BJP President Rajnath Singh has sent a team to Nepal to assess the political situation in Nepal to see if the party can recover the initiative lost to the Left who encouraged the Maoists to bring about a historic change in government.
A five-member BJP team, headed by the party's foreign cell chairman Surendra Arora, may meet Maoist leaders though the party maintains that it is not the main agenda.
Till date, senior BJP leaders have kept off the Maoist leaders, saying they must laid down their arms first. They have also accused them of a nexus with Indian Naxalite groups, apprehending creation of a "Red Corridor" from Andhra Pradesh to Nepal, covering Orissa, Jharkhand, Chattisgarh and Bihar.
When events unfolded in the Himalayan state, leading to a popular upsurge against King Gyanendra, the party was caught on the wrong foot as it was seeking protection for the constitutional monarchy.
The reason: the BJP and the RSS and its affiliates like the Vishwa Hindu Parishad (VHP) have been traditionally backing the monarch, who was venerated as being the "only" Hindu king in the world.
The BJP and the RSS were unhappy that, after the king's ouster in April, Nepal's Parliament declared the once Hindu kingdom a secular country to curb the powers of the king, who claimed to be the incarnation of Vishnu.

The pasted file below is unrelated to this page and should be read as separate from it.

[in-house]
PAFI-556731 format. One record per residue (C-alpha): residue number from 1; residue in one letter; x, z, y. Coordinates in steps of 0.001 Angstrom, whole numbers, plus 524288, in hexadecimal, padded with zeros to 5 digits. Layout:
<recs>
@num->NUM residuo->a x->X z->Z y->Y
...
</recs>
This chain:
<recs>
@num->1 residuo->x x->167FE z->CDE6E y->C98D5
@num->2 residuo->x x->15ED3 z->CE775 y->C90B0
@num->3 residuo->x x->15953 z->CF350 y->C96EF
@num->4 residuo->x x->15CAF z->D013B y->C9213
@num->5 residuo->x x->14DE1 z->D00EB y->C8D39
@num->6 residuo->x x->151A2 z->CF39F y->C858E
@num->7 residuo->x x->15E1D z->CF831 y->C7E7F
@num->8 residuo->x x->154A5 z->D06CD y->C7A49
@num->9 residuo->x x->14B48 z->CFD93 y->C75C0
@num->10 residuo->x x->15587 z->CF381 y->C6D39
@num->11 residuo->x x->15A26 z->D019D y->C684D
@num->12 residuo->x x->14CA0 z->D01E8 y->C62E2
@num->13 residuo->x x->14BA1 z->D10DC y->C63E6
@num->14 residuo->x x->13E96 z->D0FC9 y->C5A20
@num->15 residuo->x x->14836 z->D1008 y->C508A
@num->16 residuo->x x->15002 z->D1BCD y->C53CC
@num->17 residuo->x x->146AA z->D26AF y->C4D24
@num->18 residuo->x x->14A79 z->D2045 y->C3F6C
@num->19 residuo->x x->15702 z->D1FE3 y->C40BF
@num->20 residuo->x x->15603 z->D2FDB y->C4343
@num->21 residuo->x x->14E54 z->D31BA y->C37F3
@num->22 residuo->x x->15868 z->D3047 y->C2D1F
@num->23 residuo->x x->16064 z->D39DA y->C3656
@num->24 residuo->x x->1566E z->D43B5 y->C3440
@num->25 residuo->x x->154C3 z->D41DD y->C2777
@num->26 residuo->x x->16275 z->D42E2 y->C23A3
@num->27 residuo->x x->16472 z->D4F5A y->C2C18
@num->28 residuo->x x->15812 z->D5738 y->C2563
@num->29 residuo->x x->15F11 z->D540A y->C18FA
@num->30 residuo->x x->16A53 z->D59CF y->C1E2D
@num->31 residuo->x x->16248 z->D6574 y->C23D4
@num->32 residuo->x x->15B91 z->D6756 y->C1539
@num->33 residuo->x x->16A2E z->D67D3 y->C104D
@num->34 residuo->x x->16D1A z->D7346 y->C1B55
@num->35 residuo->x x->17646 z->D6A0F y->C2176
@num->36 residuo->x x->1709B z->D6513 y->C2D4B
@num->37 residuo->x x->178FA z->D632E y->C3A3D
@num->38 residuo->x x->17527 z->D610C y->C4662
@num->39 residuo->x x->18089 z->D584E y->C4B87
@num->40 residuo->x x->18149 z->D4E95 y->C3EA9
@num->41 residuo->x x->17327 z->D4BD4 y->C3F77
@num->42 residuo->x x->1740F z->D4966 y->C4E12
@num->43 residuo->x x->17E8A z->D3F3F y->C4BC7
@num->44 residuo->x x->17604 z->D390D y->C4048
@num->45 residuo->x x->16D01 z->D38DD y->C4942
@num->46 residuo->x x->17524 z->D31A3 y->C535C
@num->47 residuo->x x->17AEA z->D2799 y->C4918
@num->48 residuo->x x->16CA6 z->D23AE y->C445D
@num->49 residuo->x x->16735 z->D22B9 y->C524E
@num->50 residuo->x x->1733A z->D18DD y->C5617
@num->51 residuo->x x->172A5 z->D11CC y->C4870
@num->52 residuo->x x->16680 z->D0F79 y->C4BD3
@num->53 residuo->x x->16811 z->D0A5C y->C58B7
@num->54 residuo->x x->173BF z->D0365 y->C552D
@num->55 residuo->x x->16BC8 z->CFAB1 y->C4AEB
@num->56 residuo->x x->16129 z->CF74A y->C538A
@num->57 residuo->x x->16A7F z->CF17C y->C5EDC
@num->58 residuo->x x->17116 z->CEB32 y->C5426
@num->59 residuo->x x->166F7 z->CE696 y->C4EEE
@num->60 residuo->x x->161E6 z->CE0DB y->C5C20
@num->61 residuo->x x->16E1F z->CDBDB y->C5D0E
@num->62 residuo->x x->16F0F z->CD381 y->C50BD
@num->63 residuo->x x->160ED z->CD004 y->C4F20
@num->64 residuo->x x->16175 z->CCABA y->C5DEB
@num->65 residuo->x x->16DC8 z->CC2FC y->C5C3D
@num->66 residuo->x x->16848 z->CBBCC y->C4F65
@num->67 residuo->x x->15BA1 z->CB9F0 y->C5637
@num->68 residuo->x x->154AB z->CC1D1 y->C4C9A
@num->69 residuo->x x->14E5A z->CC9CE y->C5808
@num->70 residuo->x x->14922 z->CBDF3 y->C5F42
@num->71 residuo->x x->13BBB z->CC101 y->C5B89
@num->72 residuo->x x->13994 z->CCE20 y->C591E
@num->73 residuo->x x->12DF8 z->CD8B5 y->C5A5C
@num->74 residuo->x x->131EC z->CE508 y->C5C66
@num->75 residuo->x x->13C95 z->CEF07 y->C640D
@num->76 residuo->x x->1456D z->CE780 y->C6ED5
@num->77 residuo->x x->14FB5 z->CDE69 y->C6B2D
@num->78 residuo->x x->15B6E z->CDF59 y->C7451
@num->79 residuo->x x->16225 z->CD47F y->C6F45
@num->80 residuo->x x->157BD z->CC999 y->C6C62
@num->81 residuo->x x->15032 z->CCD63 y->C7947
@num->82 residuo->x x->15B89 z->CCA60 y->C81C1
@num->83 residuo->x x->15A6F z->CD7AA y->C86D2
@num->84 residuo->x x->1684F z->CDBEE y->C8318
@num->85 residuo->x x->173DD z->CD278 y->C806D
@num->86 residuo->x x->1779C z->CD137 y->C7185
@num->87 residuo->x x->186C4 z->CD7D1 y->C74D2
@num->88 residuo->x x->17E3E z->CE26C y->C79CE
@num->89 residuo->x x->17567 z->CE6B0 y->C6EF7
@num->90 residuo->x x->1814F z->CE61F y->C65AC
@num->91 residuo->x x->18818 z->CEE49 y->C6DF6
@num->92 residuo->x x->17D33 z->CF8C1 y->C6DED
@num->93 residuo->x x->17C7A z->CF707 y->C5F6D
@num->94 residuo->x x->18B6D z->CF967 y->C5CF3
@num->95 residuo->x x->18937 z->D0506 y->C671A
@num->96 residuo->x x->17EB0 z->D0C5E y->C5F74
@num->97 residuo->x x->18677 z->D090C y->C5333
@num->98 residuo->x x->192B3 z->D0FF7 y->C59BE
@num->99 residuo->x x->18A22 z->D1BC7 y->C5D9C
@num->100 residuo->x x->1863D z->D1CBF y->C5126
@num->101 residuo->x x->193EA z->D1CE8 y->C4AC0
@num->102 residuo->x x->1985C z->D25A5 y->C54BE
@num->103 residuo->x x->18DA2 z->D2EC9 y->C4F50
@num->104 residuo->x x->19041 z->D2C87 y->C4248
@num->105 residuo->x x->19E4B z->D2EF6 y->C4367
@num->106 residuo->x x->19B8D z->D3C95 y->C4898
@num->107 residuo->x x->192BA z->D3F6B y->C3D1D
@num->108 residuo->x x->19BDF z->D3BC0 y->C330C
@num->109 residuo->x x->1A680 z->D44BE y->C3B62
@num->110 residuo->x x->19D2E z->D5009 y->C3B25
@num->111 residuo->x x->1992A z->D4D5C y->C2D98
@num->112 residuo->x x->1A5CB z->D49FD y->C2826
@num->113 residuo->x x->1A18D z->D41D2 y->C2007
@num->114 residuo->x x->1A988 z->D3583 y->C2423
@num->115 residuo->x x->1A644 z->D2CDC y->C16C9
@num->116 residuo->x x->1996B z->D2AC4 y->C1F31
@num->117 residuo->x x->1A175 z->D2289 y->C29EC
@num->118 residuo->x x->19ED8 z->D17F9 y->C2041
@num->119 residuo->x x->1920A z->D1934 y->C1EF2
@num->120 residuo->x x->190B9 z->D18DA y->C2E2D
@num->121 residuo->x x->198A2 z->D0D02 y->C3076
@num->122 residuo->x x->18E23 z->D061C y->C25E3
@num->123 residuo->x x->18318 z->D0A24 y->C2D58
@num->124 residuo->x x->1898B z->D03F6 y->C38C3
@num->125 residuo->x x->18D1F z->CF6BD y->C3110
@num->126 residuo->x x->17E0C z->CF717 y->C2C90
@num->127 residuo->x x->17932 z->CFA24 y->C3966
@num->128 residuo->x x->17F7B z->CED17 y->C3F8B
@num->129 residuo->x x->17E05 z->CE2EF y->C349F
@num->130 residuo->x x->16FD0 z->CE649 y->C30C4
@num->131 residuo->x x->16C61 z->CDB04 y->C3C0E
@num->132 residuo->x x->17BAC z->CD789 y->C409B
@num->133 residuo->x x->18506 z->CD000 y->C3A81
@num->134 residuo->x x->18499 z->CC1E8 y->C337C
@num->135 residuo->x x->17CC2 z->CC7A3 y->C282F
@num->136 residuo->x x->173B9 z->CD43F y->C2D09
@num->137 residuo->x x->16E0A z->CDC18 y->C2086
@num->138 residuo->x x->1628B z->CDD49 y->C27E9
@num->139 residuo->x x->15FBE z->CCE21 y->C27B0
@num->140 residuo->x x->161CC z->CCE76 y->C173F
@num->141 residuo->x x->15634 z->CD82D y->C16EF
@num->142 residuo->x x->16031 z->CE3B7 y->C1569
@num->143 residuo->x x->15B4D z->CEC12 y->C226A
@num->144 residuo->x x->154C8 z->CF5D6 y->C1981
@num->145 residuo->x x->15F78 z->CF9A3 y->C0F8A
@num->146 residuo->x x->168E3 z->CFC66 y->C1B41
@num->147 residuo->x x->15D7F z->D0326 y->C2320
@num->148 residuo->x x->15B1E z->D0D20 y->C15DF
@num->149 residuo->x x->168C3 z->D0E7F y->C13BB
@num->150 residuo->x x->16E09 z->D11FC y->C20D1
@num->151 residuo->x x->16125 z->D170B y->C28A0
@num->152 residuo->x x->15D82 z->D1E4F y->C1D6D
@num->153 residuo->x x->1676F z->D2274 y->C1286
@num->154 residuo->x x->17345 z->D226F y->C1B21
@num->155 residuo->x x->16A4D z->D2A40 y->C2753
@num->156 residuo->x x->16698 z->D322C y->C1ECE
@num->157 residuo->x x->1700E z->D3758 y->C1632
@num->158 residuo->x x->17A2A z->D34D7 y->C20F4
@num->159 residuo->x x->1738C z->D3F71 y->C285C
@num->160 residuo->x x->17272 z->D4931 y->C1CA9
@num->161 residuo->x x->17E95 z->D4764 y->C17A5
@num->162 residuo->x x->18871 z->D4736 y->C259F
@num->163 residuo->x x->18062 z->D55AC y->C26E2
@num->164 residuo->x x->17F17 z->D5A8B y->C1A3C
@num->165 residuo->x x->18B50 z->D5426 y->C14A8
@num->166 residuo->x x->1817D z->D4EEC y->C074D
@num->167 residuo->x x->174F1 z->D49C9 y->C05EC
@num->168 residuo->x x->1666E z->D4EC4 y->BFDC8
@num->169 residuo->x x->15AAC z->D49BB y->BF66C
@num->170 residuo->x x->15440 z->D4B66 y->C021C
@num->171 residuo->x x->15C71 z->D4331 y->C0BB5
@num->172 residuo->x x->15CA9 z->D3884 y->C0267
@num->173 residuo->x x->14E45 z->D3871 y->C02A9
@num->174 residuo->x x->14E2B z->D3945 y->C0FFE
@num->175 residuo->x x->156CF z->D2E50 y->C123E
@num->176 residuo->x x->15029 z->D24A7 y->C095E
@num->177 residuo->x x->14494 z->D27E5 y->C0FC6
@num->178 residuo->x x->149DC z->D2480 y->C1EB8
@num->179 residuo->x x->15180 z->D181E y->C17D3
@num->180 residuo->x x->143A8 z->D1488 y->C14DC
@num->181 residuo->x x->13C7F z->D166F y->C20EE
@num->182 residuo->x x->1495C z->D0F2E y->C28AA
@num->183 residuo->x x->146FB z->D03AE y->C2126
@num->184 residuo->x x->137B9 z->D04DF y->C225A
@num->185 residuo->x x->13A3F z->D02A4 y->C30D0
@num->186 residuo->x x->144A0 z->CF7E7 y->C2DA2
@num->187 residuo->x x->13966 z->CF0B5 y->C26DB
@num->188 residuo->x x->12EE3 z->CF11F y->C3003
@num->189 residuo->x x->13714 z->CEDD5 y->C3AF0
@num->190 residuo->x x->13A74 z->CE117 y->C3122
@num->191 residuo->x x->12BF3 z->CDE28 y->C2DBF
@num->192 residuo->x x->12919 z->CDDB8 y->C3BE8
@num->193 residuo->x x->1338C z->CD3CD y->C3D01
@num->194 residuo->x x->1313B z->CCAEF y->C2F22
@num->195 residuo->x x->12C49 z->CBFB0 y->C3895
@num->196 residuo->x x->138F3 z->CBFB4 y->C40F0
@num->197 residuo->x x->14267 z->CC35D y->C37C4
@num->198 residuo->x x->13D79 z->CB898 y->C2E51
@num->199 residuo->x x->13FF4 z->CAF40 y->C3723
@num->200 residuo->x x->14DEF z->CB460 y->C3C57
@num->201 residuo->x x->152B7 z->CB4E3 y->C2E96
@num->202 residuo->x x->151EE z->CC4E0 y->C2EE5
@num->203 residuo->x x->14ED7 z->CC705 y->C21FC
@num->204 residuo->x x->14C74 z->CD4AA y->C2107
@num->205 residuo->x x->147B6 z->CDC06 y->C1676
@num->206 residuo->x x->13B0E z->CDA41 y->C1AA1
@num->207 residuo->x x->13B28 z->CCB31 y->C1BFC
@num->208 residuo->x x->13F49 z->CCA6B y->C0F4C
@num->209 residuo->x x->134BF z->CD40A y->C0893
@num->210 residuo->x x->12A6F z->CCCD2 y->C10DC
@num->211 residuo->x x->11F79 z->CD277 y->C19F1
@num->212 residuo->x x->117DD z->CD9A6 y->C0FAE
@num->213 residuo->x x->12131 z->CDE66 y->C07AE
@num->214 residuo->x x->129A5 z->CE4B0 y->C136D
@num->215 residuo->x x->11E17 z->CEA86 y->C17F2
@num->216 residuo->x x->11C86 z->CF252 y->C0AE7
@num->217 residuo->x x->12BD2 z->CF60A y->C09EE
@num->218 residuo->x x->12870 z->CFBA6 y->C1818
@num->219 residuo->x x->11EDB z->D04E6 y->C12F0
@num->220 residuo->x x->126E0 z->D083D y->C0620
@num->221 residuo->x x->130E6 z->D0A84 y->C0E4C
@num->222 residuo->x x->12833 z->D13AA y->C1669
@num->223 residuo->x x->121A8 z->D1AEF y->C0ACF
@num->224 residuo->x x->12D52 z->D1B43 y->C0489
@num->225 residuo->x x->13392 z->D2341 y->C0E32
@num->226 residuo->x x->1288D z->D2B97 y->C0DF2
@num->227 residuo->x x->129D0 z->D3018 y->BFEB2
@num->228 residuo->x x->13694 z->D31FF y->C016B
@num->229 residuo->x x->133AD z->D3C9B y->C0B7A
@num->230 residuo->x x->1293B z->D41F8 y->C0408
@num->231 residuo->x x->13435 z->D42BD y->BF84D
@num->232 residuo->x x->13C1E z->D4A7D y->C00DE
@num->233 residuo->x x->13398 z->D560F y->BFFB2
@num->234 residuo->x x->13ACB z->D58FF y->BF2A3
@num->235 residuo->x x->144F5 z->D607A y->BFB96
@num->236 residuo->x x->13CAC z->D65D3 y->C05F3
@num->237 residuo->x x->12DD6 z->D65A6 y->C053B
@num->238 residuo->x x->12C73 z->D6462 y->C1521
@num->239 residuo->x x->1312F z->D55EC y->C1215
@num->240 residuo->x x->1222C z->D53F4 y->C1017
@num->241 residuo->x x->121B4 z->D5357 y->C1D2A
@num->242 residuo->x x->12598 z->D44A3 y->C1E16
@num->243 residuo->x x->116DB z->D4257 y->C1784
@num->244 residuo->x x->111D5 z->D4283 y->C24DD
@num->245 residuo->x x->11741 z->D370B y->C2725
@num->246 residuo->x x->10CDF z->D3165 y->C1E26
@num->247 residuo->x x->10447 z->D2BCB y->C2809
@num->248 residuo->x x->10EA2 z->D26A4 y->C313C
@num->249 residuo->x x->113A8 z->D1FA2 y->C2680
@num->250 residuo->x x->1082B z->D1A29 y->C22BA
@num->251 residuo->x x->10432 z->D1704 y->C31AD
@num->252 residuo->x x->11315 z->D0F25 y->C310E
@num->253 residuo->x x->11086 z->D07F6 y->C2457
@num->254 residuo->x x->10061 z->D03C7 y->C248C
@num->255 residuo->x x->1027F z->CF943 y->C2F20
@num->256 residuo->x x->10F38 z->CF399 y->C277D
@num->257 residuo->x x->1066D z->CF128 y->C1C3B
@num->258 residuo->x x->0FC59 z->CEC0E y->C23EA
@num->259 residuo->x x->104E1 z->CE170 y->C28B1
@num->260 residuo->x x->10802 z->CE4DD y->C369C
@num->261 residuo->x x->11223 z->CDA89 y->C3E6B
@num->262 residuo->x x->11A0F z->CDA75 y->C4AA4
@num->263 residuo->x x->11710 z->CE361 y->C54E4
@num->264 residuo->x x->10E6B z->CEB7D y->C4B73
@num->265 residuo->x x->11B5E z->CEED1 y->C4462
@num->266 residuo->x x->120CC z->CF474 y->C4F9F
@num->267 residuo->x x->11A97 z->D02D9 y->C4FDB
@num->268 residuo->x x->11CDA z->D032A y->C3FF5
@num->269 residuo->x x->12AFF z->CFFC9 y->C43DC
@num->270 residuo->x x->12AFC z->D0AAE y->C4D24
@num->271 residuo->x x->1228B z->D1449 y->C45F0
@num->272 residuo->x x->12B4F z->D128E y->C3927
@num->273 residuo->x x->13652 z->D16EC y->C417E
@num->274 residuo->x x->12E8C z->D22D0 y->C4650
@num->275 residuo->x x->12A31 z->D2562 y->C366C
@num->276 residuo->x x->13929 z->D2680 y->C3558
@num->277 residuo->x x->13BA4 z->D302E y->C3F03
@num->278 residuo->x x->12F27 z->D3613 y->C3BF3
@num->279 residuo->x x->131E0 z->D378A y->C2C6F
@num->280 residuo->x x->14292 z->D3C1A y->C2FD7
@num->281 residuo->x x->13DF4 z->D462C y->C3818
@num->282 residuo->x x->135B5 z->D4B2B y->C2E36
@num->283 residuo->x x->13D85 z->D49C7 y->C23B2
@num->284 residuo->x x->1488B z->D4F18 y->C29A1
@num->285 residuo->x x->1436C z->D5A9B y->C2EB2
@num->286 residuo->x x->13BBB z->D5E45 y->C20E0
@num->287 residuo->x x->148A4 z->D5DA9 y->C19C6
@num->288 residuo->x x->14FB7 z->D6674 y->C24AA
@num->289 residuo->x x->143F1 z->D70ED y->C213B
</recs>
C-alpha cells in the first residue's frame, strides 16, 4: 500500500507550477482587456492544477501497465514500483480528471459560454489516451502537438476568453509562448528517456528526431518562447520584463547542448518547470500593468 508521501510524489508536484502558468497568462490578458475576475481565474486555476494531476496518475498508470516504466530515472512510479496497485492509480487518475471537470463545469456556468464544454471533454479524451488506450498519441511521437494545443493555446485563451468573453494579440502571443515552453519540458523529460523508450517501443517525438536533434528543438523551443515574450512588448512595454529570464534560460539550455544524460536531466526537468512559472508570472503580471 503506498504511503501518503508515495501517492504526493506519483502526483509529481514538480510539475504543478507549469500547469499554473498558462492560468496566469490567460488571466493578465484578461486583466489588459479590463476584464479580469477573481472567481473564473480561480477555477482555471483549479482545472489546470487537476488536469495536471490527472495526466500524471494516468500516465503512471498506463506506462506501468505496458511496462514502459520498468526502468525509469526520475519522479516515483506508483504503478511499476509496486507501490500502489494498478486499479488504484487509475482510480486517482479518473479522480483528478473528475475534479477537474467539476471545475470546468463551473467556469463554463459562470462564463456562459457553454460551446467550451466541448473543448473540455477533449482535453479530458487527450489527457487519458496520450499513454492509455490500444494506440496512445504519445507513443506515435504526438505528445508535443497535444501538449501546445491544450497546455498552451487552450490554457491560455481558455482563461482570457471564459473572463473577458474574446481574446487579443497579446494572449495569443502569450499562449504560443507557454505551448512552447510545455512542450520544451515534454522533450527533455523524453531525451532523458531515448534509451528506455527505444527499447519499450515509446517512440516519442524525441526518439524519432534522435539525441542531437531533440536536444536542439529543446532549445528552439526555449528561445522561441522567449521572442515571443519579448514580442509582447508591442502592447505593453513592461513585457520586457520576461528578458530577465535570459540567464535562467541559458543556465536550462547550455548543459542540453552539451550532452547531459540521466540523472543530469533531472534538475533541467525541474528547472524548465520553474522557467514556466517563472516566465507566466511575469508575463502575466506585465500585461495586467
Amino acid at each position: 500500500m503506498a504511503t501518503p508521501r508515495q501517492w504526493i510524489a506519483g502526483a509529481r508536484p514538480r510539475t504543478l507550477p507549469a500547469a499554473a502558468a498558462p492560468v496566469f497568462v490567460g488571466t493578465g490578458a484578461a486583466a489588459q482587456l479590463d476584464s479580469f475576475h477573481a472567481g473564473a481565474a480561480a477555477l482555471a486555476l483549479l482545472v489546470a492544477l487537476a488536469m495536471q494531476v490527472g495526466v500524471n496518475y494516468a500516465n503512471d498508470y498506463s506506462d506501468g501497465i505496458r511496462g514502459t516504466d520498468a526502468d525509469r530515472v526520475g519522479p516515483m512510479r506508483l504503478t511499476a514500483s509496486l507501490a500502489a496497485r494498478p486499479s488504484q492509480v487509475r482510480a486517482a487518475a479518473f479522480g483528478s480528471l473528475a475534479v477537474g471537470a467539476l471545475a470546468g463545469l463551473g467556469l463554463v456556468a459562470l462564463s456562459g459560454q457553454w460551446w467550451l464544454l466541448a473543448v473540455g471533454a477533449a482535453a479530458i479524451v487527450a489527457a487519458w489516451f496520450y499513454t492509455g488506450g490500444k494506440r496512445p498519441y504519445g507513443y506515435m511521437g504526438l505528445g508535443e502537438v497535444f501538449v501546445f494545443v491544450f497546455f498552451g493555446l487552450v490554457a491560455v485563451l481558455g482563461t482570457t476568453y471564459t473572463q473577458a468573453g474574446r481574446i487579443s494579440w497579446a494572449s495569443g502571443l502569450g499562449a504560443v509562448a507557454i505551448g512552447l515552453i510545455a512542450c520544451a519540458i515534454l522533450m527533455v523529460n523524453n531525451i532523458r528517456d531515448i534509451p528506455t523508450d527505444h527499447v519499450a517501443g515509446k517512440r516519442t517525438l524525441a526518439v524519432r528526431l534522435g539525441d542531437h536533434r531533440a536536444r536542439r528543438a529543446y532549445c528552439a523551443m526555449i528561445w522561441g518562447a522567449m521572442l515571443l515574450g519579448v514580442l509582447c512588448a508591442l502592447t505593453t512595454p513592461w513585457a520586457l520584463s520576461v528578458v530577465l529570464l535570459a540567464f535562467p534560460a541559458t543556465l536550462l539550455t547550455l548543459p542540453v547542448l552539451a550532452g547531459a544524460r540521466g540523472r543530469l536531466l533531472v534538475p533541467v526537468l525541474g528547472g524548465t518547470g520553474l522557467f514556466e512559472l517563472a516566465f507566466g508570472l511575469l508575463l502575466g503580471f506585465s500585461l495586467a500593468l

"There is rethinking in the party but we need to talk to Nepalese leaders," said a senior BJP leader. "The team, which consists of Vijay Jolly, Ajit Kumar Singh, Harindra Pandey and Girish Dhume, will talk to all leaders."
BJP leaders agree that the Left got an edge when they supported the pro-democracy movement and managed to earn the goodwill of the seven-party ruling alliance and the Maoist guerrillas.
At Lucknow where the BJP held a key conclave last month, Rajnath Singh dropped any reference to the issue of Hindu kingdom. Instead, he focused attention on restoring democracy and steps to prevent Nepal being used as a base by Pakistan-based groups for terror attacks.
Reports from Kathmandu say the BJP team is expected to meet Maoist leader Baburam Bhattarai, who also heads the guerrillas' foreign relations department.
The BJP leaders are expected to meet Prime Minister Girija Prasad Koirala, former deputy prime minister Madhav Kumar Nepal, who heads the second largest party, the Communist Party of Nepal-Unified Marxist Leninist, and deposed premier Sher Bahadur Deuba, who heads the Nepali Congress-Democratic party.
The team will also hold consultations with Pashupati Shamsher Rana, chief of the Rastriya Prajatantra party, a once pro-monarchy party that has now distanced itself from him. Rana is also brother-in-law of BJP's chief minister in Rajasthan Vasundhara Raje.